1

The cited text is actually syntactically invalid. It's a little tricky to explain exactly why, but I'll try to do it using some examples of similar constructions... 1: There is more than a litre of water in this jug (The amount of water in this jug exceeds one litre) 2: There is more sea water than [there is] fresh water (The amount of sea water ...


2

Using "if" as a conjunction between two adjectives means "even though": The movie was an entertaining if predictable ending to the series. In your case, it is using the metaphor "the bosom of the church" (the church seen as a place of security) but it is playing with this metaphor by describing the bosom of the Scottish church as "flattish" (as a thin ...


0

The phrase, “his own hereditary scheme of religion,” speaks to Baxter's own personal view of the religion. He has been influenced by his own family's personal views. For example, his father may have really liked a certain story of the holy book. This would have caused him to teach Baxter more about that one part. So each person in his family has ...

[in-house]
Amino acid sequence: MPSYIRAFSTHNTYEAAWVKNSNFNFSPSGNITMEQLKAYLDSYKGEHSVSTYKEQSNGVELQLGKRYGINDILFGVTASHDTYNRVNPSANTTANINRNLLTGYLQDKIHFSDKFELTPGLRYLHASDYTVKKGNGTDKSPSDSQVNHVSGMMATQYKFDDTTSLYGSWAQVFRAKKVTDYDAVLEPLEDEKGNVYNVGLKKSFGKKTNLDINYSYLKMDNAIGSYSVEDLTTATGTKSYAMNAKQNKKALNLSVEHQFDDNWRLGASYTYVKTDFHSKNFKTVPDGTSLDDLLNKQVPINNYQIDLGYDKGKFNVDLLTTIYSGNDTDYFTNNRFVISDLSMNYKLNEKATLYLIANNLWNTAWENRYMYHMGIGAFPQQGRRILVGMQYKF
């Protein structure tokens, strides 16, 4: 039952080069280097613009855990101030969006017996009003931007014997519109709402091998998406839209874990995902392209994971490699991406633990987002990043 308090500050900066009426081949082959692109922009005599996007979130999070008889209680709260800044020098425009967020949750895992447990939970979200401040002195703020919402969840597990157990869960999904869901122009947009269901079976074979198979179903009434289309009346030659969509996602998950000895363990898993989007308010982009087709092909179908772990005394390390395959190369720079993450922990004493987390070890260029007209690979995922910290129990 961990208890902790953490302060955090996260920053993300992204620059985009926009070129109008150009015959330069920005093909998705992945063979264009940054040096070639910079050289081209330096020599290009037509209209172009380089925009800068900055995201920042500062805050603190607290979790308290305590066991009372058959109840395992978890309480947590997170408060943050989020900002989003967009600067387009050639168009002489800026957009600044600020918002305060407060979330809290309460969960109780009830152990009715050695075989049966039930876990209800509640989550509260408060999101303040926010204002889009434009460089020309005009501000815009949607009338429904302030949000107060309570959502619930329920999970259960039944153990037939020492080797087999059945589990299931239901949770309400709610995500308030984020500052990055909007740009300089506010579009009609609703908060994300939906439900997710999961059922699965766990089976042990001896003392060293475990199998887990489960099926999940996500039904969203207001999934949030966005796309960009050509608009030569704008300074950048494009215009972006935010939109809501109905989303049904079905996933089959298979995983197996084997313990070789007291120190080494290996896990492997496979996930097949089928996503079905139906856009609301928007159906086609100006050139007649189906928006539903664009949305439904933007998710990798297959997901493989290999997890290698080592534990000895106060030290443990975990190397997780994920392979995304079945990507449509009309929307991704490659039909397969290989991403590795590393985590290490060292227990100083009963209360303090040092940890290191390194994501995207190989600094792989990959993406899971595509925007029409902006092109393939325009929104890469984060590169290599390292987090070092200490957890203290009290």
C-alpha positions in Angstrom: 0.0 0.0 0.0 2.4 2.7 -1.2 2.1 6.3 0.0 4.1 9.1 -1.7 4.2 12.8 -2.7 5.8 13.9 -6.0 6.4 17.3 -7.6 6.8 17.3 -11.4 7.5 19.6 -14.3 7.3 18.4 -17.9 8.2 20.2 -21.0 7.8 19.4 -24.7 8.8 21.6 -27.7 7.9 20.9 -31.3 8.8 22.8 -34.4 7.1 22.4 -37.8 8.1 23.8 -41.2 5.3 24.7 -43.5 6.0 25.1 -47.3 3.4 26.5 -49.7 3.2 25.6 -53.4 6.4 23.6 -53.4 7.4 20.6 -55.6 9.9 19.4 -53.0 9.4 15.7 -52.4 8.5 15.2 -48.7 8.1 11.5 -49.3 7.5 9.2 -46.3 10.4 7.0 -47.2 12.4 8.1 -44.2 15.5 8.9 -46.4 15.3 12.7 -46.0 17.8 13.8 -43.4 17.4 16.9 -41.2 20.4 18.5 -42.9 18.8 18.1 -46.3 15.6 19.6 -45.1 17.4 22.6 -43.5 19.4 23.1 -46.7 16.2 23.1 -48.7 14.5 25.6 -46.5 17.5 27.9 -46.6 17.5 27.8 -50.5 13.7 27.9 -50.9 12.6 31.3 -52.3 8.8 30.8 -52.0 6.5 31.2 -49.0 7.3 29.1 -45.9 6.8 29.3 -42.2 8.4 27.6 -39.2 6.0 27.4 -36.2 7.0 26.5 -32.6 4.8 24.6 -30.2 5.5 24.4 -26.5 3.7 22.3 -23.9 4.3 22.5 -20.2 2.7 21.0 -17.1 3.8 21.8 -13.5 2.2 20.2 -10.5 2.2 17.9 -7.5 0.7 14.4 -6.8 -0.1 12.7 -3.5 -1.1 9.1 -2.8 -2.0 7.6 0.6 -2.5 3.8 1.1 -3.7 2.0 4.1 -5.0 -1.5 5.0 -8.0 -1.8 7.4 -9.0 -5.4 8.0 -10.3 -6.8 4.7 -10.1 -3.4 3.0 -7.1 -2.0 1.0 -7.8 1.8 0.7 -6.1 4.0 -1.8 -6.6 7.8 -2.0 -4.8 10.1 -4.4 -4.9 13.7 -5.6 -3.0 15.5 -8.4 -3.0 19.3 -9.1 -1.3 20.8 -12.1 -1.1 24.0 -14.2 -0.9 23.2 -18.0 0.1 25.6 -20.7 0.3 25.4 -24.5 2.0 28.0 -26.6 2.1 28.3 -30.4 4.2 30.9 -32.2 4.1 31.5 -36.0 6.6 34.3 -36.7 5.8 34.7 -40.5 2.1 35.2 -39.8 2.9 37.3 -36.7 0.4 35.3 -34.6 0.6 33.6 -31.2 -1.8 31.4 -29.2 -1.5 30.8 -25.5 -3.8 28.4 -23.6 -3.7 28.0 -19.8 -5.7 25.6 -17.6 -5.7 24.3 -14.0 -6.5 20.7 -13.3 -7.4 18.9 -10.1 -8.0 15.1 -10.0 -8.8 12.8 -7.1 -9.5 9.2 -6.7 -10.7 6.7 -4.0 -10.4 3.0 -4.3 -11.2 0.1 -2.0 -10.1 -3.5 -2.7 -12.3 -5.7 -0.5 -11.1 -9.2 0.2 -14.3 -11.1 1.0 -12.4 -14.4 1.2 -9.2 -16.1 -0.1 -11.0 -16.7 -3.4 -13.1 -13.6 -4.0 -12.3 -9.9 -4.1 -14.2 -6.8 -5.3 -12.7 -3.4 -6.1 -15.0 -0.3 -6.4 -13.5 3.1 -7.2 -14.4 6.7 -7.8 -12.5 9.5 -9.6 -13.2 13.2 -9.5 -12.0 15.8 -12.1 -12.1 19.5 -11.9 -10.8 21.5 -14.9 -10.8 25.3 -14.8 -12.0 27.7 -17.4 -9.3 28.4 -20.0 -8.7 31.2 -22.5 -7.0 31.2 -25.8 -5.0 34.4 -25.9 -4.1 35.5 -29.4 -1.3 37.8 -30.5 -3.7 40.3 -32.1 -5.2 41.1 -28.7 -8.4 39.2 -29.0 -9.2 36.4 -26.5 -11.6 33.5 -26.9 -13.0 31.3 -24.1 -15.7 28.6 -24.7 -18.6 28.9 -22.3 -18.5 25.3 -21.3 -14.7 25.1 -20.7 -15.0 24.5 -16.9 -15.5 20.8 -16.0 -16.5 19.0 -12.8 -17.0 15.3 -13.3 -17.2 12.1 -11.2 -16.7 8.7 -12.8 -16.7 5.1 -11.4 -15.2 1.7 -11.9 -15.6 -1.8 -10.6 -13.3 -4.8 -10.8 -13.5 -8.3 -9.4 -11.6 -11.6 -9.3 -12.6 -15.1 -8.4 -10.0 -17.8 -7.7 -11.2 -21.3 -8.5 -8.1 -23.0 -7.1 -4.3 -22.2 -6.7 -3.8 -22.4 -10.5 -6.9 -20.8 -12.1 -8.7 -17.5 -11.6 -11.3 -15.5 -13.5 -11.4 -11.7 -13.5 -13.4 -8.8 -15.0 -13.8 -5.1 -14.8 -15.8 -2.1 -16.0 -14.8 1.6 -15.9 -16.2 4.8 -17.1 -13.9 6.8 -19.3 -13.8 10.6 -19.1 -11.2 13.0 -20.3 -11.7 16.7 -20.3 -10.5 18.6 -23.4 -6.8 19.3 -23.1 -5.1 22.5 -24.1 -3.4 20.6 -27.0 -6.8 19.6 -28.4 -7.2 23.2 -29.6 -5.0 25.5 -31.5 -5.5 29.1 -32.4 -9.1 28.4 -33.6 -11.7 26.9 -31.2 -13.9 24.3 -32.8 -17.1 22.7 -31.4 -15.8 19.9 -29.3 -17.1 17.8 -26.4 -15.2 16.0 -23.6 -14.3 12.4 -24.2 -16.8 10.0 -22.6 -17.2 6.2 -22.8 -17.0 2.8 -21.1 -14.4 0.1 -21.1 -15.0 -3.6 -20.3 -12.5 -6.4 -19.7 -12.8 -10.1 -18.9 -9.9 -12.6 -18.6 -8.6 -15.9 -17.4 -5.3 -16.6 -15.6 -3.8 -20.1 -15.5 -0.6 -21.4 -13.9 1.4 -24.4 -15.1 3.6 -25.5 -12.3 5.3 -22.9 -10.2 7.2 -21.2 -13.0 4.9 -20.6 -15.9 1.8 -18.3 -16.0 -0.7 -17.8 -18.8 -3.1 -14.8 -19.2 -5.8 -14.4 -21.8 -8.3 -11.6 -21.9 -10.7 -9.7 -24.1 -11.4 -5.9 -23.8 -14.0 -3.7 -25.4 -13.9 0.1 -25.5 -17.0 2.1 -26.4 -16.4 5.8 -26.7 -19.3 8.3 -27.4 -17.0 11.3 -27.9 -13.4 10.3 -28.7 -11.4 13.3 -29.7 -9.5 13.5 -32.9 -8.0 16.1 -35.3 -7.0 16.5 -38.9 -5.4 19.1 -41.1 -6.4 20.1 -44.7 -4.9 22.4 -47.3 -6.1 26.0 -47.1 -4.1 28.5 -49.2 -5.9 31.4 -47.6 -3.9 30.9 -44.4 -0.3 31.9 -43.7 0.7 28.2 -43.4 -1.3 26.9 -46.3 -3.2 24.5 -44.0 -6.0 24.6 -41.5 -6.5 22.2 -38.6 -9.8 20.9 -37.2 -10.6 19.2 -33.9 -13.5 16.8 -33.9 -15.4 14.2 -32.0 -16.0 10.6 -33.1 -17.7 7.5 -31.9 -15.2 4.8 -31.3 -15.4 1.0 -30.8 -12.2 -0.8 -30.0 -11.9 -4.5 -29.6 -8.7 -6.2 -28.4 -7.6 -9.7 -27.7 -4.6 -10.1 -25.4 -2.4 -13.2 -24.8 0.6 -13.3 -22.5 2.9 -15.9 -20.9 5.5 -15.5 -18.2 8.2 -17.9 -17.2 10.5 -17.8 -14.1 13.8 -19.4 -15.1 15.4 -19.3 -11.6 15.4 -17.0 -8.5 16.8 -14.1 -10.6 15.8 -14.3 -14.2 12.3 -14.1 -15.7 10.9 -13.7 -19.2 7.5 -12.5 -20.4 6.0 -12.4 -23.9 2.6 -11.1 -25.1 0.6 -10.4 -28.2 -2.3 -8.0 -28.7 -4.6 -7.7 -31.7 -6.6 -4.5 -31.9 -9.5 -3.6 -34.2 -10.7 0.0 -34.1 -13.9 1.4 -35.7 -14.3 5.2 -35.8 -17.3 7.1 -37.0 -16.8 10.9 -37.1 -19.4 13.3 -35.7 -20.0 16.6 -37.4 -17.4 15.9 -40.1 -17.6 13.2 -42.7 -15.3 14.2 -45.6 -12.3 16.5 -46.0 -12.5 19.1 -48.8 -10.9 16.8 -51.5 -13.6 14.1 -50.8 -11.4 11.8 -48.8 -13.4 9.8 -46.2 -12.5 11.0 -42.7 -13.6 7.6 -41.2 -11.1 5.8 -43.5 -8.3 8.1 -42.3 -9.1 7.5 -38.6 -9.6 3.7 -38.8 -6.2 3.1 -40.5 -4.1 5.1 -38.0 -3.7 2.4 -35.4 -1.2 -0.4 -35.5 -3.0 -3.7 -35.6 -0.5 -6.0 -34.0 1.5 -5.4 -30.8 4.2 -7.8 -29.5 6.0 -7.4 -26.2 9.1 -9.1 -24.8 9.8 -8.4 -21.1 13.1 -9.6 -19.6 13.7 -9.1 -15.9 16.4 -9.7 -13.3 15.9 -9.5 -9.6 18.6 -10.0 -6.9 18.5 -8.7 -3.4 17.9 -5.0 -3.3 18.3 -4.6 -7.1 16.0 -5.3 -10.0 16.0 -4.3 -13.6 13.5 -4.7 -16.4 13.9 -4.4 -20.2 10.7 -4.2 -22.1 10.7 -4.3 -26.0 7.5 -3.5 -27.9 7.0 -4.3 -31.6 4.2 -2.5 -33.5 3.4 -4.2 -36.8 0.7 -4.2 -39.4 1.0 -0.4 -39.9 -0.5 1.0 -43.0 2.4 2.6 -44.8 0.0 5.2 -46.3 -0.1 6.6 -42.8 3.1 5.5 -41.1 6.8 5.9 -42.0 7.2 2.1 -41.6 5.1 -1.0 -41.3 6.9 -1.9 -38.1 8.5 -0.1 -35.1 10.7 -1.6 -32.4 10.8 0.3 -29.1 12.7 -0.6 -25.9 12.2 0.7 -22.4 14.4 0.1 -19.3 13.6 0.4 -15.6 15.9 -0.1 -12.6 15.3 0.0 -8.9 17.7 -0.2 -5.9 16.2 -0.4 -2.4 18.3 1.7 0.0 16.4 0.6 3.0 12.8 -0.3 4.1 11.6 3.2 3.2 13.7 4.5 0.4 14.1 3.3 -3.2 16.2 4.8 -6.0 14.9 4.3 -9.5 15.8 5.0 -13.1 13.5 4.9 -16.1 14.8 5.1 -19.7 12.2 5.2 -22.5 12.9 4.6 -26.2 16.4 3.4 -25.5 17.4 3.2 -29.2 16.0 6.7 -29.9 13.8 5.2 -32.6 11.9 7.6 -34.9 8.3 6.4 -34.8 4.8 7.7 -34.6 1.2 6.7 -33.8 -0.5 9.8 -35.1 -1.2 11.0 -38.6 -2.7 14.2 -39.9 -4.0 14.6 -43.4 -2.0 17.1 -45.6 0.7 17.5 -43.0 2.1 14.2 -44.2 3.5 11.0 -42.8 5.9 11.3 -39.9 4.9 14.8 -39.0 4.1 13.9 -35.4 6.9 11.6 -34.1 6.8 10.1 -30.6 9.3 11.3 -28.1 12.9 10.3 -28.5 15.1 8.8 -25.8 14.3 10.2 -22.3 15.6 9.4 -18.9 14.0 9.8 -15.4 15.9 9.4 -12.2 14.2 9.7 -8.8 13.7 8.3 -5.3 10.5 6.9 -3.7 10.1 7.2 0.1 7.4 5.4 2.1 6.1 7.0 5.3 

1

These all depend on the context of course, but I would consider five of the six uses completely standard. I don't think the use of "I feel" or "I'm (I am)" makes any meaningful difference. The only one I wouldn't consider standard, though in a rather narrow set of circumstances not necessarily incorrect, would be the use of I'm cold = I have a low libido. ...


0

There is nothing ungrammatical or unidiomatic about your proposed sentence. But if you feel that the sentence is verbose and thus awkward, I agree. Then the video ends with another text, followed by a call to sign a petition. I see no reason to say that the call is addressed to those viewing the video: to whom else could it possibly be addressed? If, ...


0